Dr. Van Hollen joined the State Department in 1951 and spent much of the next decade as a political officer in India and its arch-rival Pakistan. The assignments were a significant launching pad to a Foreign Service career during the early Cold War, when those countries were viewed as political and military counterweights against the Soviet Union and Communist China.
Dr. Van Hollen served from 1969 to 1972 as deputy assistant secretary of state for Near Eastern and South Asian affairs. The Vietnam War was continuing, but the matter that most consumed Dr. Van Hollen’s energy was the secession of East Pakistan from Pakistan to form Bangladesh in 1971.
Hundreds of thousands Bengalis reportedly died and millions more were languishing as refugees during the tumult. In much of the world, there was overwhelming public sentiment for Bangladesh because of atrocities committed by the Pakistani army, including killing and mass rape.
A 1971 benefit concert for Bangladesh at New York’s Madison Square Garden — featuring entertainers such as George Harrison, Bob Dylan and Eric Clapton — helped galvanize mass opinion in the United States on behalf of the new country of 75 million.
The Nixon White House moved gingerly toward diplomatic recognition of Bangladesh, and Dr. Van Hollen was left to explain why before an often hostile U.S. Congress.
Decades later, Dr. Van Hollen said his personal judgment was that the creation of Bangladesh was inevitable because of ethnic, cultural and linguistic differences in the region. Publicly in the early 1970s, he presented the U.S. case for continuing economic and military aid to Pakistan in order to maintain political leverage over Pakistan’s president, Agha Mohammad Yahya Khan.
At the time, Henry A. Kissinger, then serving as President Richard M. Nixon’s national security adviser, was participating in an elaborate ruse to slip into China via Pakistan to restart U.S.-Sino relations.
“Because Pakistan was seen as a key intermediary in this process, Nixon and Kissinger were very reluctant to take any action against Pakistan which might upset the evolution of the U.S.- Chinese relationship through the good offices of Pakistan, which had at that time a good relationship with China,” Dr. Van Hollen said in a 1990 oral history.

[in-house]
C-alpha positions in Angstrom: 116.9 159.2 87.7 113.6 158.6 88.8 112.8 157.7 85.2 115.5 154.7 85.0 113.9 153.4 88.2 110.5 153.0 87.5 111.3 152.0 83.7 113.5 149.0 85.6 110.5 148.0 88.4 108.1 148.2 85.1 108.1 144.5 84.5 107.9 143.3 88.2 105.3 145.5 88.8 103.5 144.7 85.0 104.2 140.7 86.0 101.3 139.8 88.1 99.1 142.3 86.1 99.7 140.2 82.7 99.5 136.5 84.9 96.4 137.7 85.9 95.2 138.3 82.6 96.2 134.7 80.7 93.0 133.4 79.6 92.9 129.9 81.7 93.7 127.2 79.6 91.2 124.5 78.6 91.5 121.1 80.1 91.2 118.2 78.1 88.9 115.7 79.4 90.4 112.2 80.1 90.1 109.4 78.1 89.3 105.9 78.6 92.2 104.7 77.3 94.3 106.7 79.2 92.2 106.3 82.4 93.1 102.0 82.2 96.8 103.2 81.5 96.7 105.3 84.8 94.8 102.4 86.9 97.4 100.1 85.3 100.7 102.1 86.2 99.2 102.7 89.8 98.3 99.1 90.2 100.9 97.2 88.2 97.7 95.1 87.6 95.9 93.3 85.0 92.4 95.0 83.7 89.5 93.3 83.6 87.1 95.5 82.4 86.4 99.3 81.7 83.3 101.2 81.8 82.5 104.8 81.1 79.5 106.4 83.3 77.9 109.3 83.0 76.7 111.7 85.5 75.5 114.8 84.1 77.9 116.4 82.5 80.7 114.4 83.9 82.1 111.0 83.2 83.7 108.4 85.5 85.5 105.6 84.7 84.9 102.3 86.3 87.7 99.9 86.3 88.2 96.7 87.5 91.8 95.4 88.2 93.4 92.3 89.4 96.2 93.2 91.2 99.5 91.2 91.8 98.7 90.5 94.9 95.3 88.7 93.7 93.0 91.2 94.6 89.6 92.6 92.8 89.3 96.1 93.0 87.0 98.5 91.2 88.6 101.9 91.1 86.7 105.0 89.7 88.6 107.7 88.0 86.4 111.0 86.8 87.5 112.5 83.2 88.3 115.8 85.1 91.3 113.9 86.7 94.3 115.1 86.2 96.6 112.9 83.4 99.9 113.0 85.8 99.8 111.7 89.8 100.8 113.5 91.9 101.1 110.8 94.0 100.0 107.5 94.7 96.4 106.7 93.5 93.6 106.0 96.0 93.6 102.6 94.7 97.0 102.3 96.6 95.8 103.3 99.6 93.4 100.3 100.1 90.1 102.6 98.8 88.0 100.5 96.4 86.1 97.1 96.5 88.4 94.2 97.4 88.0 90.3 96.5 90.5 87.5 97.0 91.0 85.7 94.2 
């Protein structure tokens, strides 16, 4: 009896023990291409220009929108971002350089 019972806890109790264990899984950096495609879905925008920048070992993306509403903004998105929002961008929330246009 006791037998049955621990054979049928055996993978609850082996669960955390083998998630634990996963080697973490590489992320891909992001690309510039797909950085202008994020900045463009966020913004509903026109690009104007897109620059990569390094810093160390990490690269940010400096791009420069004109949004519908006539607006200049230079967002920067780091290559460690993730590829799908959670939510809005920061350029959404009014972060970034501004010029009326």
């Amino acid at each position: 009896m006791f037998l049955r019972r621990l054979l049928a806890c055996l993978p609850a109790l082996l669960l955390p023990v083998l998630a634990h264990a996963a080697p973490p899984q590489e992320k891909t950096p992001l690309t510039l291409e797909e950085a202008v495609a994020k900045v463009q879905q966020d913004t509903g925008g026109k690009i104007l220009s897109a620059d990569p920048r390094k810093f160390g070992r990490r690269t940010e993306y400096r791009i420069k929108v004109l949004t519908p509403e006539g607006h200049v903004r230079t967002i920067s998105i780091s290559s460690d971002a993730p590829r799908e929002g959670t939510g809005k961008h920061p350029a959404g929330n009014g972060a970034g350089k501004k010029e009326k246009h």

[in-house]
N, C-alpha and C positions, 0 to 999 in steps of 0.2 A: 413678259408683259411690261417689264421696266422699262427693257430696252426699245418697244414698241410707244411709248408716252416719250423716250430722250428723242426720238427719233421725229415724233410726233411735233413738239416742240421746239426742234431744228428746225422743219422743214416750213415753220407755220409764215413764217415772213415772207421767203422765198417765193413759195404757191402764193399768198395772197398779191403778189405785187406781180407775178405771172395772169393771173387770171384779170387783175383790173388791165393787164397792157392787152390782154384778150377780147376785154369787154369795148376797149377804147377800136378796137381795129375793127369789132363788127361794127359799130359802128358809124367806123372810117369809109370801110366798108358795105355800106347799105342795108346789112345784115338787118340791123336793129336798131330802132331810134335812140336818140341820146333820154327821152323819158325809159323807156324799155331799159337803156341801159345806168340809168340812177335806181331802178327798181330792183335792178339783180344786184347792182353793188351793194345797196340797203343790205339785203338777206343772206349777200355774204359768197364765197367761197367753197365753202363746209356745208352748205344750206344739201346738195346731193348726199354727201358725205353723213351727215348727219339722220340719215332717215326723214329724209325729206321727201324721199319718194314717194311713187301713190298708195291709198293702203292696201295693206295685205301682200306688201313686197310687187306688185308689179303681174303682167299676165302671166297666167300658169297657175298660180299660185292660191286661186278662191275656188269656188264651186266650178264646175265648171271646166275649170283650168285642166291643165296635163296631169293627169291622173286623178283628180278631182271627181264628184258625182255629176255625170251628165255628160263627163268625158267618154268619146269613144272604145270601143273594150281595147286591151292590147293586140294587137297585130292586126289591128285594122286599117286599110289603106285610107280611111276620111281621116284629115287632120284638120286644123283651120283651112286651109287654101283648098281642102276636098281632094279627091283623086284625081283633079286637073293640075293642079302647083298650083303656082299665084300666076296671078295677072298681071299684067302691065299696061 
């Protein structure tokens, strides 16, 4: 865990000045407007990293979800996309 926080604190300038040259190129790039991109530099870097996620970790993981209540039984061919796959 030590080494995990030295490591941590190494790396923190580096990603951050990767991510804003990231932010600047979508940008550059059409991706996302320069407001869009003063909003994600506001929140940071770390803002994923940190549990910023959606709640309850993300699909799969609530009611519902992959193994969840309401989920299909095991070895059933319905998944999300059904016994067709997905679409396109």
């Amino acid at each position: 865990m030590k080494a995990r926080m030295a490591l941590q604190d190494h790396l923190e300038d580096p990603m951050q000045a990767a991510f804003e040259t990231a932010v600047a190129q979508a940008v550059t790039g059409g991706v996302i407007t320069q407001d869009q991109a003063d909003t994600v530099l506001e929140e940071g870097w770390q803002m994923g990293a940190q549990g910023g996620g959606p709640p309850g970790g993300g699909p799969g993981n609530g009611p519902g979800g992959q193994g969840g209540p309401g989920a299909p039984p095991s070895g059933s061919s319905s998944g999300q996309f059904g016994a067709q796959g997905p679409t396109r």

The United States formally recognized Bangladesh in 1972, the year Dr. Van Hollen was appointed ambassador to the Indian Ocean countries of Sri Lanka and the Maldives. The United States and the Soviet Union were competing for influence in the region, and he described the Sri Lankan government as “left-center Socialist” with “a fairly strong streak of anti-Americanism.”
Dr. Van Hollen said he enjoyed cordial relations with President Sirimavo Bandaranaike, the world’s first female prime minister. He said their smooth rapport was likely because as deputy assistant secretary of state, he had approved of U.S. military support against a short-lived insurrection against Bandaranaike.
After four years in Sri Lanka, Dr. Van Hollen returned to Washington and ran the State Department’s senior seminar before retiring in 1979. He was later a senior associate at the Carnegie Endowment for International Peace and director of the old American Institute for Islamic Affairs.
Christopher Van Hollen was born in Baltimore on Sept. 23, 1922. After Navy service during World War II, he graduated in 1947 from Haverford College in Pennsylvania. On the G.I. Bill, he received a doctorate in political science from Johns Hopkins University in 1951.
Two years later, he married Edith Eliza Farnsworth, who became a top analyst on Afghanistan and South Asia in the State Department’s Bureau of Intelligence and Research. She died in 2007.
Besides his son, of Kensington, survivors include two daughters, Caroline Van Hollen of Washington and Cecilia Van Hollen of Fayetteville, N.Y.; two sisters; and five grandchildren.
In the 1990 oral history, Dr. Van Hollen said he was probably the source for the oft-quoted remark that Bangladesh was an “international basket case” amid corruption, chronic malnutrition and the legacy of a merciless war.
He had made the quip while attending a White House meeting chaired by Kissinger, and a State Department colleague went on to repeat it in the media. The phrase, Dr. Van Hollen said, has “hung around Bangladesh’s neck ever since.”